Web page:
Electroosmotic flow (or electro-osmotic flow, often abbreviated EOF; synonymous with electroosmosis or electroendosmosis) is the motion of liquid induced by an applied potential across a porous material, capillary tube, membrane, microchannel, or any other fluid conduit. Because electroosmotic velocities are independent of conduit size, as long as the electrical double layer is much smaller than the characteristic length scale of the channel, electroosmotic flow will have little effect. Electroosmotic flow is most significant when in small channels. Electroosmotic flow is an essential component in chemical separation techniques, notably capillary electrophoresis. Electroosmotic flow can occur in natural unfiltered water, as well as buffered solutions. Electroosmotic flow schematic Contents 1 History 2 Cause 3 Description 4 Applications 4.1 Physics 4.2 Vascular plant biology 5 Disadvantages 6 See also 7 References 8 Further reading History[edit]
Electroosmotic flow was first reported in 1809 by F. F. Reuss in the
Proceedings of the Imperial Society of Naturalists of Moscow. He
showed that water could be made to flow through a plug of clay by
applying an electric voltage.
∇ ⋅ U = 0 displaystyle nabla cdot mathbf U =0 and momentum ρ D U D t = − ∇ p + μ ∇ 2 U + ρ e ∇ ( ψ + ϕ ) , displaystyle rho frac Dmathbf U Dt =-nabla p+mu nabla ^ 2 mathbf U +rho _ e nabla left(psi +phi right), where U is the velocity vector, ρ is the density of the fluid, D / D t displaystyle D/Dt is the material derivative, μ is the viscosity of the fluid, ρe is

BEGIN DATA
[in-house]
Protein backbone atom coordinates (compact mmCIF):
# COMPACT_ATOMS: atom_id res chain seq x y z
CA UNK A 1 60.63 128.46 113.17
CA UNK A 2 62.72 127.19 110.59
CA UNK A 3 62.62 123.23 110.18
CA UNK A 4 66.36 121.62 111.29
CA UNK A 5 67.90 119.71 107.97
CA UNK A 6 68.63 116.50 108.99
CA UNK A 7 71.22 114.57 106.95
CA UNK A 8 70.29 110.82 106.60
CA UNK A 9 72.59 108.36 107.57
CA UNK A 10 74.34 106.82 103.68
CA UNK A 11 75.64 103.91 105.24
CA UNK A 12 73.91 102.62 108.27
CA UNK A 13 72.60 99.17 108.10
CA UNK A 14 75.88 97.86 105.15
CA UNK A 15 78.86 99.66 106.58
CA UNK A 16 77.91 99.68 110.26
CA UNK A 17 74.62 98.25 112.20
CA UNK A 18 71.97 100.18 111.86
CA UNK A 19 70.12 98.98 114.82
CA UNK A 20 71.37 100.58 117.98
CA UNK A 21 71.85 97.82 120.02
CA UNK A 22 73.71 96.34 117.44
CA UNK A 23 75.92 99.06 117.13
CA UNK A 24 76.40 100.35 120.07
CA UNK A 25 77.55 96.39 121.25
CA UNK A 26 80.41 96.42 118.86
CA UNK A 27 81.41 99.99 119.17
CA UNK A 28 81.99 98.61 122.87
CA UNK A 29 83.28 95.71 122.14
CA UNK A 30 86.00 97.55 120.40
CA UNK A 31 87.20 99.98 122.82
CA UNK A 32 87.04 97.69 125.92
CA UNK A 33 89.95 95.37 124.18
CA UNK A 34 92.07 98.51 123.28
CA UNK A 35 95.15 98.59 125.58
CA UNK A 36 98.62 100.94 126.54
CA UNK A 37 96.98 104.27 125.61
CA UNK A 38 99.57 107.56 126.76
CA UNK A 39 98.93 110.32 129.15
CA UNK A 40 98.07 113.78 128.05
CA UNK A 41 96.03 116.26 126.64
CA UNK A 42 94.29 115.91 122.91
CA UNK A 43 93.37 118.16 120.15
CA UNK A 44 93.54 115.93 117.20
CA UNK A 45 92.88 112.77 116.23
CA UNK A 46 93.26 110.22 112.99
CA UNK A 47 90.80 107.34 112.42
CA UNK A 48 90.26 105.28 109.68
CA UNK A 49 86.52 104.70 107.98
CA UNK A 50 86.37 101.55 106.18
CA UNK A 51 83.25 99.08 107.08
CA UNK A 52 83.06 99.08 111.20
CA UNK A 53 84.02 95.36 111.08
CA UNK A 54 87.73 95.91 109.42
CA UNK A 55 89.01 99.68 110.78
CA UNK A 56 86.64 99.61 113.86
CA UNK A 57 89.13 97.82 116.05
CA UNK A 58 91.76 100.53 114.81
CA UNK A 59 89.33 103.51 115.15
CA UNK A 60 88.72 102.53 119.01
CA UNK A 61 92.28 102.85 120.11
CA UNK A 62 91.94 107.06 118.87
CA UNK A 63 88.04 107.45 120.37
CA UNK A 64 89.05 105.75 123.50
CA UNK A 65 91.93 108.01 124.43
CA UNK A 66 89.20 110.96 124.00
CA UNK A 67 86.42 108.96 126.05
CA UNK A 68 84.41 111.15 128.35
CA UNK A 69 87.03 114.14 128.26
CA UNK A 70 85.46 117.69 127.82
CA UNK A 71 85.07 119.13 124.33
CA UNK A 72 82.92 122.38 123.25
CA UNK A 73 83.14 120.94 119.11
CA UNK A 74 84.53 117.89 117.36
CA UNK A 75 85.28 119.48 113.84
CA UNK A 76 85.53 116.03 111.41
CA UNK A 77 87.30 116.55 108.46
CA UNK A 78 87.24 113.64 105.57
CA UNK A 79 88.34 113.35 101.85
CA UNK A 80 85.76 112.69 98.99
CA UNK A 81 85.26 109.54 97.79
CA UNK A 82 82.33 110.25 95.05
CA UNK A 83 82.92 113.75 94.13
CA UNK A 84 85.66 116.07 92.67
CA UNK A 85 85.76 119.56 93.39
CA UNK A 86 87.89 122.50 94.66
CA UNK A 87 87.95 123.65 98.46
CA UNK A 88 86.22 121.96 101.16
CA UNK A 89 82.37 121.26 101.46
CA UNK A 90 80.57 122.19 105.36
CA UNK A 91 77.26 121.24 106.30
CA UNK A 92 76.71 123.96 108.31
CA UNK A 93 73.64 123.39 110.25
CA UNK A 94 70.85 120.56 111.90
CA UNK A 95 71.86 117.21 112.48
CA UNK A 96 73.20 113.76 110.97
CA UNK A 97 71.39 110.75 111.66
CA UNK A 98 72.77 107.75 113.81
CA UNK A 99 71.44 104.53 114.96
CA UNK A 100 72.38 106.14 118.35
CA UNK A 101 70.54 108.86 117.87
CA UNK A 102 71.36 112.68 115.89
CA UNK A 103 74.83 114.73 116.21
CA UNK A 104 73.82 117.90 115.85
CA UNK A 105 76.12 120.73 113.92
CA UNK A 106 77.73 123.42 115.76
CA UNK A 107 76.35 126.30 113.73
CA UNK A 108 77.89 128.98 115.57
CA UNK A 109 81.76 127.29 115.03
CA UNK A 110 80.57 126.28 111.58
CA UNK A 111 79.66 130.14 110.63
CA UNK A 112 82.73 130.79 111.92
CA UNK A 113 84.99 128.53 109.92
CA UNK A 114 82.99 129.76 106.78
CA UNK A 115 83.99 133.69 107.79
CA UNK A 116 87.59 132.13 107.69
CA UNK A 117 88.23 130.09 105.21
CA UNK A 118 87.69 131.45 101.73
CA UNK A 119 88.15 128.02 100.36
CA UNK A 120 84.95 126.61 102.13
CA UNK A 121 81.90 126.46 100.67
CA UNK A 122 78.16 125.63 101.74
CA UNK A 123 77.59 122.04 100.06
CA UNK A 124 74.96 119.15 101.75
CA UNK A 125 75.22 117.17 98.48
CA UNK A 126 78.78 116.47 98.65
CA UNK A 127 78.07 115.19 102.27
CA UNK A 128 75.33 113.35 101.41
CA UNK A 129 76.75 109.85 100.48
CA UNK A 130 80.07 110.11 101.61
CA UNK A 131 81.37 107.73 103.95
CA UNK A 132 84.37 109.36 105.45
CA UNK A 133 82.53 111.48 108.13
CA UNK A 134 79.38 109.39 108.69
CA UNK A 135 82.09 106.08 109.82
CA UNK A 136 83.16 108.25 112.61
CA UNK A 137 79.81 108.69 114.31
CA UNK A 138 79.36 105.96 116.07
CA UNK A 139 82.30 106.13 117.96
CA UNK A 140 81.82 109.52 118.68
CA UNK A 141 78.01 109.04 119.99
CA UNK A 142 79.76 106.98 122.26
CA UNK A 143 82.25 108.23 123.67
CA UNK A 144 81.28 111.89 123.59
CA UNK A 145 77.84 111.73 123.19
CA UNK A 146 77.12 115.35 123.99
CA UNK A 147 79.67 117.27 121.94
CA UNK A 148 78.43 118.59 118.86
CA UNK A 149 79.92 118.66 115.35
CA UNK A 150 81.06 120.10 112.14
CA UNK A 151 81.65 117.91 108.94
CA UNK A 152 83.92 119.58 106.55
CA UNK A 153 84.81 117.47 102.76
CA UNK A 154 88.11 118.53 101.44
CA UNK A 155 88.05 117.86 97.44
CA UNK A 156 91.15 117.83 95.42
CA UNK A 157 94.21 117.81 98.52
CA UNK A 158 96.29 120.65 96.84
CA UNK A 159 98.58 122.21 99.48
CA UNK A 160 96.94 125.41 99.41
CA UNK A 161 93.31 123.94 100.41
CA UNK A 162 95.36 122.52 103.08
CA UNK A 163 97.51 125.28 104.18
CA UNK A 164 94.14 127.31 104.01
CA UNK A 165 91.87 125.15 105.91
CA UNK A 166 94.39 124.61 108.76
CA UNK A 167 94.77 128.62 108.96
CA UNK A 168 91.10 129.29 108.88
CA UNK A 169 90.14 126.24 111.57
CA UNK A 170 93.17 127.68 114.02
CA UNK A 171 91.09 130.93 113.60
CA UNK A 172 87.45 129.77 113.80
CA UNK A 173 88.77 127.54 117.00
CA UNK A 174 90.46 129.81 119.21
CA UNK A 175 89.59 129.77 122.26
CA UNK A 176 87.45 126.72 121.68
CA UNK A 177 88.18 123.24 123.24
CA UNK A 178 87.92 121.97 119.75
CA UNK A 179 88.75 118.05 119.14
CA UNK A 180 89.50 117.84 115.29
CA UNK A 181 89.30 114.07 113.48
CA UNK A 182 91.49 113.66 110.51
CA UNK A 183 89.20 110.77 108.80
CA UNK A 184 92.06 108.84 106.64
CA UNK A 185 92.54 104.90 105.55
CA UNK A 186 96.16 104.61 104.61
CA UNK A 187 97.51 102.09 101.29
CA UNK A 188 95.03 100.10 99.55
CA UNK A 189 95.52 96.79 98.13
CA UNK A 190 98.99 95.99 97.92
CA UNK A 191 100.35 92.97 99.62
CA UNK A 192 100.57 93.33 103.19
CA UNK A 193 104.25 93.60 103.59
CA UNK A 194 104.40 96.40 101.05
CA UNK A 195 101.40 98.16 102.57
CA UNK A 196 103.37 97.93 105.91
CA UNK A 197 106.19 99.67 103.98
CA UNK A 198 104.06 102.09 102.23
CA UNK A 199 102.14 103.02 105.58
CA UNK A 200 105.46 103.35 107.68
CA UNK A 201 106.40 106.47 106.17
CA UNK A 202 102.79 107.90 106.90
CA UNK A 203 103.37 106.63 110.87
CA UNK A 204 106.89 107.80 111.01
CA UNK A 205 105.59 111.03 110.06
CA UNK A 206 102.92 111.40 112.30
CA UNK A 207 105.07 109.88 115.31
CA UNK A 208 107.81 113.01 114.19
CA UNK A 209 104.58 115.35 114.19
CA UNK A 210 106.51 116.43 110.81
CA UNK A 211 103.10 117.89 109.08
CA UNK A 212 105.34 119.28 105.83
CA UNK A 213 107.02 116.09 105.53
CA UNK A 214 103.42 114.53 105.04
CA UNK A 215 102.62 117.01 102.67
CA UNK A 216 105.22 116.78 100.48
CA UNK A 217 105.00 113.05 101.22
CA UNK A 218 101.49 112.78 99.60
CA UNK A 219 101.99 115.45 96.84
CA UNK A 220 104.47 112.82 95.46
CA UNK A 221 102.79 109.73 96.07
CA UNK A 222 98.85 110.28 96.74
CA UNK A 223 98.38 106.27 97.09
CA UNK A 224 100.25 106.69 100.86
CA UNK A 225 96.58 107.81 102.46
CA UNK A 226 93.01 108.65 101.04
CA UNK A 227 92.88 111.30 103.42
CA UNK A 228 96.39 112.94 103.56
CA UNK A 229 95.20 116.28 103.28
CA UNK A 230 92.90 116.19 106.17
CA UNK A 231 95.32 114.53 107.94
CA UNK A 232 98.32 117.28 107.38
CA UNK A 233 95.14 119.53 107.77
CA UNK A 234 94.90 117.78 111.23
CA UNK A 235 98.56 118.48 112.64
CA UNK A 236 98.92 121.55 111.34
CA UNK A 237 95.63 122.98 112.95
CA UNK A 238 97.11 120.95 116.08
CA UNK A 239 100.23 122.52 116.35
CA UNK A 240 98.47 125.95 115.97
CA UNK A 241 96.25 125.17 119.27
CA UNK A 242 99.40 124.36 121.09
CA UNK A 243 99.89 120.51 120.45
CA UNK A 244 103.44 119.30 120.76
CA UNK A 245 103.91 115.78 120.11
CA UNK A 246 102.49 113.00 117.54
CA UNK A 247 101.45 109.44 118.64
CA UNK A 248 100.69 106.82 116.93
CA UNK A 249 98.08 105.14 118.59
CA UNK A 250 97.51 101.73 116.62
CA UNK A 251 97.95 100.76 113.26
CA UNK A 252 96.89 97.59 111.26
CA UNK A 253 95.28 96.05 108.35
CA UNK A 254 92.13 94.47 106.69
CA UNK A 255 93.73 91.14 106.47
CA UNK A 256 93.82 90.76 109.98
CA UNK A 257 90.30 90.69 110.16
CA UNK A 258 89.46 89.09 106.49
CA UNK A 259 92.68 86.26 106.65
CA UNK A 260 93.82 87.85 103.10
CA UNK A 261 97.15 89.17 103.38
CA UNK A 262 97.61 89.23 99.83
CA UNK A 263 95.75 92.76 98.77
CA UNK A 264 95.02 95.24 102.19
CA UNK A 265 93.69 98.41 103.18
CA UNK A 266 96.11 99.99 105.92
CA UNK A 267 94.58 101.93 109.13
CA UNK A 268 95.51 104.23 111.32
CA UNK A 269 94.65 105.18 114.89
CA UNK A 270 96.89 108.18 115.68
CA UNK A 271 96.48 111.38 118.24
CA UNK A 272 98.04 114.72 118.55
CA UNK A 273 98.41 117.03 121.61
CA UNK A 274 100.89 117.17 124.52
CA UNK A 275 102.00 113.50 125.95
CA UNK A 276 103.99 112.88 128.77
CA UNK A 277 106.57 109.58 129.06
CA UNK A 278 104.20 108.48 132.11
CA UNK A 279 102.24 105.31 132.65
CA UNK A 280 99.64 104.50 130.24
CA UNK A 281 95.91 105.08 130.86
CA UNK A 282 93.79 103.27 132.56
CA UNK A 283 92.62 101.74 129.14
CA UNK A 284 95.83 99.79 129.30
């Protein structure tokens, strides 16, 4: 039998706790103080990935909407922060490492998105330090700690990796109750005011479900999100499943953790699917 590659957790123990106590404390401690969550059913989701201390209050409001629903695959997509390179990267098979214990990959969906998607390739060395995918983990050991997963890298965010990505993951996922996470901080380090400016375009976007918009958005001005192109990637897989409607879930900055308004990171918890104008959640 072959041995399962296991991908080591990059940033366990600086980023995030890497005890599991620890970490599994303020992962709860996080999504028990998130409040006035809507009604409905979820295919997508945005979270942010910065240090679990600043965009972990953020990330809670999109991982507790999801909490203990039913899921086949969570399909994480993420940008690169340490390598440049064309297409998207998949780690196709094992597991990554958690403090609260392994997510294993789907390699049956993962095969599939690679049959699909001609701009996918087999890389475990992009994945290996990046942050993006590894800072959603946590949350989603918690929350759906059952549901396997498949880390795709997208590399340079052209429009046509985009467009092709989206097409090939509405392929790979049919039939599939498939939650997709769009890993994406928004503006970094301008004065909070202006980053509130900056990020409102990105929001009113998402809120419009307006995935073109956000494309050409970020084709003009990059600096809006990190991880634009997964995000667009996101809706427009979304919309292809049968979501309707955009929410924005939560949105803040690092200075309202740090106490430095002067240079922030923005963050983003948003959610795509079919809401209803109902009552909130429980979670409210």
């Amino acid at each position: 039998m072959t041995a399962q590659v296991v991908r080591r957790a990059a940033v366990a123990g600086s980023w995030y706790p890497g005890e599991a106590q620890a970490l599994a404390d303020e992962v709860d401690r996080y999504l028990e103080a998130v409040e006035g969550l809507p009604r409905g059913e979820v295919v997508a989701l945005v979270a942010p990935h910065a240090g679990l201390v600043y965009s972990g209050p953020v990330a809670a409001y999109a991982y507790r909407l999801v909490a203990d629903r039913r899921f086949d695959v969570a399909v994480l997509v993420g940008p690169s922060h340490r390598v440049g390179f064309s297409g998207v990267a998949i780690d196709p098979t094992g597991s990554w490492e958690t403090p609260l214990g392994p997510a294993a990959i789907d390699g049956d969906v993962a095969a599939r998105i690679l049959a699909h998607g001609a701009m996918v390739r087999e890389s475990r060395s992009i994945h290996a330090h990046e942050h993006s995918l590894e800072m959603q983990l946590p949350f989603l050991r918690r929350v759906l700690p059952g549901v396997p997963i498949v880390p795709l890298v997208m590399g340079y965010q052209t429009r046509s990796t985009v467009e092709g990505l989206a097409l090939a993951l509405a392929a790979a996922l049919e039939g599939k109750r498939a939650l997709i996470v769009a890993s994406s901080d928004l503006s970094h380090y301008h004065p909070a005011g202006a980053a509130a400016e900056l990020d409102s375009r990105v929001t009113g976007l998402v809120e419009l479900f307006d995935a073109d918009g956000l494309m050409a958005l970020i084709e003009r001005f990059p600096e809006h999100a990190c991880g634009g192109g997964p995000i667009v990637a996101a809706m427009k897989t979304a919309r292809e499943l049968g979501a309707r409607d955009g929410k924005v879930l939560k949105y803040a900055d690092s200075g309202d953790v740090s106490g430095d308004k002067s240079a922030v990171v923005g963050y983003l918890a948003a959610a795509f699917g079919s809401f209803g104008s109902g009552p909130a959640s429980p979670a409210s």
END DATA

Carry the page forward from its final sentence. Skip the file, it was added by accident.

the electric charge density, Φ is the applied electric field, and ψ
is the electric field due to the zeta potential at the walls.
∇ 2 ϕ = 0 , displaystyle nabla ^ 2 phi =0, while the potential within the electric double layer is governed by ∇ 2 ψ = − ρ e ϵ ϵ 0 , displaystyle nabla ^ 2 psi = frac -rho _ e epsilon epsilon _ 0 , where ε is the dielectric constant of the electrolyte solution and ε0 is the vacuum permittivity. This equation can be further simplified using the Debye-Hückel approximation ∇ 2 ψ = k 2 ψ , displaystyle nabla ^ 2 psi =k^ 2 psi , where 1 / k is the Debye Length, used to describe the characteristic thickness of the electric double layer. The equations for potential field within the double layer can be combined as ρ e = − ϵ ϵ 0 k 2 ψ . displaystyle rho _ e =-epsilon epsilon _ 0 k^ 2 psi . Applications[edit]
Electro-osmotic flow is commonly used in microfluidic devices,[2][3]
soil analysis and processing,[4] and chemical analysis,[5] all of
which routinely involve systems with highly charged surfaces, often of
oxides. One example is capillary electrophoresis,[3][5] in which
electric fields are used to separate chemicals according to their
electrophoretic mobility by applying an electric field to a narrow
capillary, usually made of silica. In electrophoretic separations, the
electroosmotic flow affects the elution time of the analytes.
Electro-osmotic flow is actuated in a
Wikimedia Commons has media related to Electro-osmosis. Surface charge Capillary electrophoresis Electrical double layer Streaming current Induced-charge Electrokinetics Streaming potential Zeta potential Electroosmotic pump electrical double layer microfluidics electrochemistry References[edit] ^ G. F. Yao, H. A Computational Model for Simulation of Electroosmotic
Flow in Microsystems.
^ Bruus, H. (2007). Theoretical Microfluidics.
ISBN 0-19-923509-0.
^ a b Kirby, B. J. (2010). Micro- and Nanoscale Fluid Mechanics:
Transport in
Further reading[edit] Bell, F.G. (2000). Engineering Properties of Soils and Rocks, 4th ed. Chang, H.C.; Yao, L. (2009). Electrokinetically Driven Microfluidics and Nanofluidics. Levich, V. (1962). Physicochemical Hydrodynamics. ISBN 0-903012-40-5. Probstein, R.F. (2003). Physicochemical Hydrodynamics: an introduct |